[0058] By way of example, the Web page analyzer module 325 progressively builds a table representative of the group of linked Web pages; FIG. 7 schematically shows an exemplary table 701 built by the Web page analyzer 325. During the operation of the Web page analyzer 325, whenever a new Web page has been downloaded into the cache memory area 319 of the computer 105, a new entry is created in the table 701. A generic entry of the table 701 contains a plurality of fields 705, 709, 713, 717, 721 and 725. The field 705 is intended to store the address of the corresponding linked Web page; the field 709 stores the address of the upper-level Web page including the hypertext link to the corresponding linked Web page; the field 713 is intended to store an abstract of the corresponding Web page; the fields 717 and 721 are intended to be used as flags to be set depending on a selection by the user, as will be described later on.

[0059] In order to create the abstract of the most recently downloaded Web page (present in the cache area 319), the Web page analyzer 325 may for example scan the Web page and take the first few lines of text in the body thereof, or, alternatively, the content of head portion. The abstract of the Web page thus created is put in the field 713 of the table 701. The length (in terms of words or characters) of the abstract may be fixed or it can be a user-defined parameter that, similarly to the level of depth, the user can input through the menu 501. Clearly, the longer the abstract, the more information will be conveyed to the user.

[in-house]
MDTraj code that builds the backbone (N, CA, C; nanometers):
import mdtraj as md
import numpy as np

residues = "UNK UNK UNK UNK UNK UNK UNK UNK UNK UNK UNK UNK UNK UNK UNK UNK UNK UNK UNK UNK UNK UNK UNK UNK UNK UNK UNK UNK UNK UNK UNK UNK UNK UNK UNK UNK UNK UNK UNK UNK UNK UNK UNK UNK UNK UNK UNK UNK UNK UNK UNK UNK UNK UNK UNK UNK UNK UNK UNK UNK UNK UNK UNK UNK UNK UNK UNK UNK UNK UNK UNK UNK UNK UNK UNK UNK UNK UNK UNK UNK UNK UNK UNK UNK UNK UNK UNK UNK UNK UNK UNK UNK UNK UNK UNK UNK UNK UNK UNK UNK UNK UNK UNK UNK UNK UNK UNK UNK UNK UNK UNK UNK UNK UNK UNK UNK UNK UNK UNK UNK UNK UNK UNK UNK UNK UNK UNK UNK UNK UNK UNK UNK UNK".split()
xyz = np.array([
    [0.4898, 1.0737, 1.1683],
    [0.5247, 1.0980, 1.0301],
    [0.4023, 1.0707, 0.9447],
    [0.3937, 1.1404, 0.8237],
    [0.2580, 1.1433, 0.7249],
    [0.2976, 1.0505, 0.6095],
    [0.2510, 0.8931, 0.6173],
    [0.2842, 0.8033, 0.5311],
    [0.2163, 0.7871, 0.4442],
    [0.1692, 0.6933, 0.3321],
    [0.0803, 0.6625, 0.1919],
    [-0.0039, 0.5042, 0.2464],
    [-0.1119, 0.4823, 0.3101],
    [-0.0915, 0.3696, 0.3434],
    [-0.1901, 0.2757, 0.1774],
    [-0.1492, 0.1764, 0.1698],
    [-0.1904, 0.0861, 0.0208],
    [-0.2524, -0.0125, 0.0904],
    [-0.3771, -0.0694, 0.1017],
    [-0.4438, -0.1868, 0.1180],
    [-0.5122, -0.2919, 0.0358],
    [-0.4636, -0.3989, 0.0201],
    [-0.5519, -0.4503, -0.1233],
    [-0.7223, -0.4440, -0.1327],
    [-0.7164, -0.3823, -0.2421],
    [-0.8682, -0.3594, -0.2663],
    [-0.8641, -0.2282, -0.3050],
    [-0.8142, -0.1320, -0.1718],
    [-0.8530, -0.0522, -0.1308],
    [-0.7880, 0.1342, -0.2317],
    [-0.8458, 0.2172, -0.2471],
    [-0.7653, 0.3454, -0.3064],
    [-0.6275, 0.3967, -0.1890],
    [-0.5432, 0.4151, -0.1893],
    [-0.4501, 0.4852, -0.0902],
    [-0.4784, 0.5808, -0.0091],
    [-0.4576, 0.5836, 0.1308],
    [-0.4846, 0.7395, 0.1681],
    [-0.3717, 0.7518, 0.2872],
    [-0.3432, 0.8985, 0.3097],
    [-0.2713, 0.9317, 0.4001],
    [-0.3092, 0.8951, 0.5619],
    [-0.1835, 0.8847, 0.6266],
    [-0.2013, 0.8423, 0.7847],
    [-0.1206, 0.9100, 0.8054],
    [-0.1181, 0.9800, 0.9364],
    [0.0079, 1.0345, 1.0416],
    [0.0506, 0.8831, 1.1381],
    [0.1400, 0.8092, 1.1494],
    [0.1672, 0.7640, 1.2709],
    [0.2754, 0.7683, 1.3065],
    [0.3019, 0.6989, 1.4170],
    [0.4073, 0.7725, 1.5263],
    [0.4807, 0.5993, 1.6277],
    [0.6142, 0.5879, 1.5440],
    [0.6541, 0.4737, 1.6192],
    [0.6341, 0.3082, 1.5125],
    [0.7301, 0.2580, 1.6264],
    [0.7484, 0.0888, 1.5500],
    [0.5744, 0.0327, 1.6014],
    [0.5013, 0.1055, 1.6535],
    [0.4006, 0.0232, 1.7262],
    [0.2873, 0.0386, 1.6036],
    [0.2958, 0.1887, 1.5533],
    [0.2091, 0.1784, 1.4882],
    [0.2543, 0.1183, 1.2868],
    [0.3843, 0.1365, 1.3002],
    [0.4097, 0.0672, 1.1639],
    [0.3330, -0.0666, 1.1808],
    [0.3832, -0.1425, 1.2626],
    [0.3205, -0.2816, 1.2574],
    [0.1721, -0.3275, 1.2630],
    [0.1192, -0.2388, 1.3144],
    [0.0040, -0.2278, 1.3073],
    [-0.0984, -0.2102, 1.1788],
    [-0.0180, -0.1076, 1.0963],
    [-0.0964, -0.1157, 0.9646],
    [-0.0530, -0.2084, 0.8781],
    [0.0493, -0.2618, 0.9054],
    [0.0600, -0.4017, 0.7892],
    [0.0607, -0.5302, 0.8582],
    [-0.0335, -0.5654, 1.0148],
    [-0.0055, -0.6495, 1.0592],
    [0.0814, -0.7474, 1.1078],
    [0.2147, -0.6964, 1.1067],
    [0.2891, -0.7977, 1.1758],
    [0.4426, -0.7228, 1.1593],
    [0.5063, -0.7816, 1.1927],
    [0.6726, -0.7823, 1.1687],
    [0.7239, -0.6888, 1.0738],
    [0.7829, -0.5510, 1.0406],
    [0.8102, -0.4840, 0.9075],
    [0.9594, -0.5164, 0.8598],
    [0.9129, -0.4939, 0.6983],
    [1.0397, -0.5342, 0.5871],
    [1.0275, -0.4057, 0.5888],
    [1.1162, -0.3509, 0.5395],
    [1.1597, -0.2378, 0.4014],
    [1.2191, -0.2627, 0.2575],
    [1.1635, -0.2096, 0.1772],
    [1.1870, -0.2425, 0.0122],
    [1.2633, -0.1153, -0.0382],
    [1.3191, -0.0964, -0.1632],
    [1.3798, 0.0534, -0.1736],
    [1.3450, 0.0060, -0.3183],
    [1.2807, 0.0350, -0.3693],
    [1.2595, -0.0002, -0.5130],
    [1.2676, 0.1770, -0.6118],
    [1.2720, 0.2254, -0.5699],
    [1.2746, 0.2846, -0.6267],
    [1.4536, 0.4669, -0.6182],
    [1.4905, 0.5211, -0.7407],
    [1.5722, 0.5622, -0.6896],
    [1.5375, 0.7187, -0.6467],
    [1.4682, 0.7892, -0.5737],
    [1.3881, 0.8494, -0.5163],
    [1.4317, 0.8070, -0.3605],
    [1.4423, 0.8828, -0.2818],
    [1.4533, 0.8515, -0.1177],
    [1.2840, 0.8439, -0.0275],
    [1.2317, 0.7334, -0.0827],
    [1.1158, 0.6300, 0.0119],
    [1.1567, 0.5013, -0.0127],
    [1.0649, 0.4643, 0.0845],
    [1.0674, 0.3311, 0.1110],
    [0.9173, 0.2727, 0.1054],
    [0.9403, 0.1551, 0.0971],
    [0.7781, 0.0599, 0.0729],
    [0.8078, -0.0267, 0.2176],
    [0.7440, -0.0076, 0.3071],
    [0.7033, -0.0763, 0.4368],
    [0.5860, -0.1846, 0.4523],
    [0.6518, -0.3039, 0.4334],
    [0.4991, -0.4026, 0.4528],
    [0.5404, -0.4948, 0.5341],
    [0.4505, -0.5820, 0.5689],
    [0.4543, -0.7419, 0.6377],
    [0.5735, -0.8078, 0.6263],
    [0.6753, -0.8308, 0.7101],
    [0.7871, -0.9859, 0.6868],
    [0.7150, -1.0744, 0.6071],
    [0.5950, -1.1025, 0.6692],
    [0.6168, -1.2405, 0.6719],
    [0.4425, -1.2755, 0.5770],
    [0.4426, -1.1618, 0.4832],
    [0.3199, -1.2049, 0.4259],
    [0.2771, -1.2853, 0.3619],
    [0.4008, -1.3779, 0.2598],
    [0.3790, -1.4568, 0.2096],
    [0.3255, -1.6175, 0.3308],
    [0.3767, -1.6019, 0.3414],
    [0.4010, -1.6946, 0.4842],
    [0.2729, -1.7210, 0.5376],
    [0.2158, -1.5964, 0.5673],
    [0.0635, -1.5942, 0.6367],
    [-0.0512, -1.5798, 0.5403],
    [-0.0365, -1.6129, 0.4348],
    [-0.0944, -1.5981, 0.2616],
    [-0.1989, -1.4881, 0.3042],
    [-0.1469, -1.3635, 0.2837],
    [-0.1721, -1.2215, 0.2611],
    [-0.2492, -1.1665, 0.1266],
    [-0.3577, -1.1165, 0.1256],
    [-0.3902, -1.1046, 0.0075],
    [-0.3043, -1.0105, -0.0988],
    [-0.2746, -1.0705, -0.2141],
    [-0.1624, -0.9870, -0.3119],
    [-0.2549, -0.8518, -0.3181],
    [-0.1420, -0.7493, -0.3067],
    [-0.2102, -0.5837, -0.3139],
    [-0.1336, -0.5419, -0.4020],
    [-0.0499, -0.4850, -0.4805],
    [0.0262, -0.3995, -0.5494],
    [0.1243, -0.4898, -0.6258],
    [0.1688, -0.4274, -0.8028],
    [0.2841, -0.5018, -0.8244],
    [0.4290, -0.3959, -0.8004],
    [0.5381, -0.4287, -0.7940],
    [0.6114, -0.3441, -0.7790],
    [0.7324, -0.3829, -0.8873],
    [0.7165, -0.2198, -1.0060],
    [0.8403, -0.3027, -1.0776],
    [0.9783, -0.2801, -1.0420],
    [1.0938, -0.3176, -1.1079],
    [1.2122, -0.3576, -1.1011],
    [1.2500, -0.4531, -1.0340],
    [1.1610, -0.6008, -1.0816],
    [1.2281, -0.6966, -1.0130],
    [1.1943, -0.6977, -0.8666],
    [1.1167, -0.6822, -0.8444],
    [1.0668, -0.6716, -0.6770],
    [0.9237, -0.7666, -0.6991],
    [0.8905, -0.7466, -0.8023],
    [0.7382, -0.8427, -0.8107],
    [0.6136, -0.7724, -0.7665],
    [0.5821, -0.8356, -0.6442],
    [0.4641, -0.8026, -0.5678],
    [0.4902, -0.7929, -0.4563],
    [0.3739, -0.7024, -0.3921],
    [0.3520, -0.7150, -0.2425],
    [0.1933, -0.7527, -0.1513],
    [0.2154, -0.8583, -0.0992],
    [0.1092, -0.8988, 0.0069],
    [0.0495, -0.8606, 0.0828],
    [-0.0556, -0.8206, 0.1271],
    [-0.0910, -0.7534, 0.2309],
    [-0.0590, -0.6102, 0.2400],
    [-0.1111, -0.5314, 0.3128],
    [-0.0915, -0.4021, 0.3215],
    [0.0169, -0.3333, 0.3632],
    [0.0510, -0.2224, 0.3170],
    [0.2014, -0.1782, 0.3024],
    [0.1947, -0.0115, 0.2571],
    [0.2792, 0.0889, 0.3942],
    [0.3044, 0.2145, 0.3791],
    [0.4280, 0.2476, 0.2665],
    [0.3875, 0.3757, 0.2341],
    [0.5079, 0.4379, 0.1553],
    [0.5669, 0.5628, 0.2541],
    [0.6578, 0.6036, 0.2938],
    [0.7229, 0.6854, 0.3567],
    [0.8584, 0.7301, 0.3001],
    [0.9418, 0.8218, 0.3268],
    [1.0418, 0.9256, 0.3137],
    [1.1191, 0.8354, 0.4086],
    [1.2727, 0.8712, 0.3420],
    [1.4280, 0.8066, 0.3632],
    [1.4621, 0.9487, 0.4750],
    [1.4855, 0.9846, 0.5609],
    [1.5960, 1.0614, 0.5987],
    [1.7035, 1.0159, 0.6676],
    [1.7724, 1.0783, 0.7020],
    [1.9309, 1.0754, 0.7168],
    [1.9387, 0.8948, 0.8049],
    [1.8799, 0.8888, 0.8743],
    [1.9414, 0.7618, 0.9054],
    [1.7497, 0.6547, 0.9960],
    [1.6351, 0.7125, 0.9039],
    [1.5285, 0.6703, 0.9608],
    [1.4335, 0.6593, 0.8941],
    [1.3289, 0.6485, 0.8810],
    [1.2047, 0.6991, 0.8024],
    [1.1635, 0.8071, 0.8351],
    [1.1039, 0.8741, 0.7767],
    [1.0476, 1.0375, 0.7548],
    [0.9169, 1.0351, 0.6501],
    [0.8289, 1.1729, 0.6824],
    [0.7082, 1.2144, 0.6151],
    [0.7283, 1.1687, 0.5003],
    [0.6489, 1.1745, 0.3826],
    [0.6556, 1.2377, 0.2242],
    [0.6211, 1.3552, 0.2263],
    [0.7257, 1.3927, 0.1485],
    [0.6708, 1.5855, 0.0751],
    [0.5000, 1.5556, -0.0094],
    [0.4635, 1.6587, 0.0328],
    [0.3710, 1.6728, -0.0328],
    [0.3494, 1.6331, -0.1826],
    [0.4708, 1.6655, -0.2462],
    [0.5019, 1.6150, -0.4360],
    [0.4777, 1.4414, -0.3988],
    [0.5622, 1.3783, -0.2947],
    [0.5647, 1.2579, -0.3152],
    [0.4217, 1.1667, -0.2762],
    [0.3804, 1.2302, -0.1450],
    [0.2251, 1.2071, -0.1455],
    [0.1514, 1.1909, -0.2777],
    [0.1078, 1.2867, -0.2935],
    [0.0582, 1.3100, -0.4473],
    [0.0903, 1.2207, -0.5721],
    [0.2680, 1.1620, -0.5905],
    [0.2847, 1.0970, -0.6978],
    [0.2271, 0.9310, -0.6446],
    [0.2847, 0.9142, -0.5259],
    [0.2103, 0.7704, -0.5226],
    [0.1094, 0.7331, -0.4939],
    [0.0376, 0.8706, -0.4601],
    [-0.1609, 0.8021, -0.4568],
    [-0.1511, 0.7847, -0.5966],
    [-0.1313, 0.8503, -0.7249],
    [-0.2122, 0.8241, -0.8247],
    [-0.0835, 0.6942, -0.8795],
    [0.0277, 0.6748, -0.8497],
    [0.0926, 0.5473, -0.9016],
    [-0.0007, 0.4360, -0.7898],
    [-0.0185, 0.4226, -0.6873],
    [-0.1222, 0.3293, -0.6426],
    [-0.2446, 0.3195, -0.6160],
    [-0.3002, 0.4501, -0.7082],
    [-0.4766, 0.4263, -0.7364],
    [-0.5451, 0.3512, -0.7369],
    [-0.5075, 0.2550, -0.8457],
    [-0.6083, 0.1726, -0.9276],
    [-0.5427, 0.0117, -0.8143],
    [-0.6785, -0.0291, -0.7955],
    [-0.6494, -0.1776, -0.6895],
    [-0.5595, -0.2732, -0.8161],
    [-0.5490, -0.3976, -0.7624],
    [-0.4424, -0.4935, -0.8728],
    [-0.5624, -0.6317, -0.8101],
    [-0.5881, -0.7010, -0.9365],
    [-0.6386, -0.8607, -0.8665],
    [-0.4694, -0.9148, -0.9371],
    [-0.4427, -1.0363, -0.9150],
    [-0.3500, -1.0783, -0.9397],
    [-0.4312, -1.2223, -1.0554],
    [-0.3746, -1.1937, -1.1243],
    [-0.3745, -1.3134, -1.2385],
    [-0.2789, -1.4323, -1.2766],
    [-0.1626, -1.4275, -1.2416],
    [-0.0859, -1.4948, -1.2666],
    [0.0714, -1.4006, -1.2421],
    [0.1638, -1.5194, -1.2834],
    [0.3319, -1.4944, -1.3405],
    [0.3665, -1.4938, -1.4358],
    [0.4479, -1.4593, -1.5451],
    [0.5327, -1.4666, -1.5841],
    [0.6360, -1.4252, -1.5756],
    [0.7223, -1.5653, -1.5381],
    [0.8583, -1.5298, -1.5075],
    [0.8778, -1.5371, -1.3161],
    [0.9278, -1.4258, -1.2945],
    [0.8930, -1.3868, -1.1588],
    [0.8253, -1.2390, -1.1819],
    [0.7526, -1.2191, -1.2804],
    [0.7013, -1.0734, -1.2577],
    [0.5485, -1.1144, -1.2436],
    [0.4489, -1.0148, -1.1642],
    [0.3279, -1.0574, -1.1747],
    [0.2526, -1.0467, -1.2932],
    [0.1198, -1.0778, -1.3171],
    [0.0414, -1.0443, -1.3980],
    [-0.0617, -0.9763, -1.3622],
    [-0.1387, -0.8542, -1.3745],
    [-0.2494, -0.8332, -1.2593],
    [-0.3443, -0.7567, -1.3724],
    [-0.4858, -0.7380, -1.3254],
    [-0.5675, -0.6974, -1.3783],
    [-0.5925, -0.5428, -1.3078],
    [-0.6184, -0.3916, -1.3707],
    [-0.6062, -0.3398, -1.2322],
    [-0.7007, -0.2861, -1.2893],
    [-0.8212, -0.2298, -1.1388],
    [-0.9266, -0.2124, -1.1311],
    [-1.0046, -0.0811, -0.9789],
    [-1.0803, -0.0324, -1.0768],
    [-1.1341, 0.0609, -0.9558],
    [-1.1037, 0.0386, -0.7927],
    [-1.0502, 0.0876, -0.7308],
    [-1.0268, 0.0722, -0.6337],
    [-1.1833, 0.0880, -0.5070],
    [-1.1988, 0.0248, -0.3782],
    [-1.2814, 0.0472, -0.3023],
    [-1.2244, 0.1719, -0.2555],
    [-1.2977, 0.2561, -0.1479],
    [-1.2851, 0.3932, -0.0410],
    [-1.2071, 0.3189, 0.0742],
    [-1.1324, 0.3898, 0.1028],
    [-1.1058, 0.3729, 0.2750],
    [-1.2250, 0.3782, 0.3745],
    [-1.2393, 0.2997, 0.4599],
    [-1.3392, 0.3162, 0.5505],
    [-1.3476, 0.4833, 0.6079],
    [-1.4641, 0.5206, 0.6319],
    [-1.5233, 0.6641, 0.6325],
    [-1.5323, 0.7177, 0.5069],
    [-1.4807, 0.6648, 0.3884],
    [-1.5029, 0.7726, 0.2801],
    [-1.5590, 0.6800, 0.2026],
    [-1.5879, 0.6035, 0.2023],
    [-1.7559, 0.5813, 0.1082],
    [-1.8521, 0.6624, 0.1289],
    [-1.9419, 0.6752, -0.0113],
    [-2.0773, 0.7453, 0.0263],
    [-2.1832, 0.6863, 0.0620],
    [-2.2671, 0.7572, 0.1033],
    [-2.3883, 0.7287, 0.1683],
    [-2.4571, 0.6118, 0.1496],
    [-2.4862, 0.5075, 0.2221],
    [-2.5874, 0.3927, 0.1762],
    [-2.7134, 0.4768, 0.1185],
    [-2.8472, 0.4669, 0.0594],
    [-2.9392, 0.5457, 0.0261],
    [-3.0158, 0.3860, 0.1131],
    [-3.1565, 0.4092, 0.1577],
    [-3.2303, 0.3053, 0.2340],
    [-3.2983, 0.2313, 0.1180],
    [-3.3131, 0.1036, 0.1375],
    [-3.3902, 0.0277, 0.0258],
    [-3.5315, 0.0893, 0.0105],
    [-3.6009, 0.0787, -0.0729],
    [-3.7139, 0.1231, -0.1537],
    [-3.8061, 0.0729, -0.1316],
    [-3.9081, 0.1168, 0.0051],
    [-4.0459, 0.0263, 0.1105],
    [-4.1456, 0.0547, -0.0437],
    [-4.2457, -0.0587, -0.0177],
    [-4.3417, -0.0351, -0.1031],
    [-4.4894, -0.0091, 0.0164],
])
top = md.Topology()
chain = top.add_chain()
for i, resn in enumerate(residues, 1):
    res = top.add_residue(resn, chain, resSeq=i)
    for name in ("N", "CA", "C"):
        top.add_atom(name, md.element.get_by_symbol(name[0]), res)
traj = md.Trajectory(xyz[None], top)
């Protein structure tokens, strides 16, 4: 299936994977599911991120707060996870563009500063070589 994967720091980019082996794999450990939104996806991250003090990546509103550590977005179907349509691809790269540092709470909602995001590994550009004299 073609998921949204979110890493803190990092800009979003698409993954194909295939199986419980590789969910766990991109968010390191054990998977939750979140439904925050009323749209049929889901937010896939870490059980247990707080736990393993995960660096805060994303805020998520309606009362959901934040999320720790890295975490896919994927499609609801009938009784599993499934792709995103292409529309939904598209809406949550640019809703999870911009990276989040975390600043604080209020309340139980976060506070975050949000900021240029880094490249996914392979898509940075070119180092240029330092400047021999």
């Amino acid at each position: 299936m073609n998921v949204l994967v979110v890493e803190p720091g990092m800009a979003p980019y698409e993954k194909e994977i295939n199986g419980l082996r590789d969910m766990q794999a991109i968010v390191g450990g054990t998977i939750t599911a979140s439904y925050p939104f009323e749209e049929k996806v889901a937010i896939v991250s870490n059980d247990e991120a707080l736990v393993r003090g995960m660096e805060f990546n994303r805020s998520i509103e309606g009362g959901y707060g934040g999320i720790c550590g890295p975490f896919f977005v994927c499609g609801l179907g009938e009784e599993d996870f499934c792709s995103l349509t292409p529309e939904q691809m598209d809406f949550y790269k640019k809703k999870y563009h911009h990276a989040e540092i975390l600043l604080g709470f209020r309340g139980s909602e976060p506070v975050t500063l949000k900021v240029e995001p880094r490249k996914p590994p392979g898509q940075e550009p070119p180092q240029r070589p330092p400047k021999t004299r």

[0060] After the new entry in the table 701 has been created, the operation flow jumps back to the block 610, and the operations described above are repeated on the newly downloaded Web page; in particular, the newly downloaded Web page is scanned, so as to determine whether it contains hypertext links, just like the starting Web page PG1.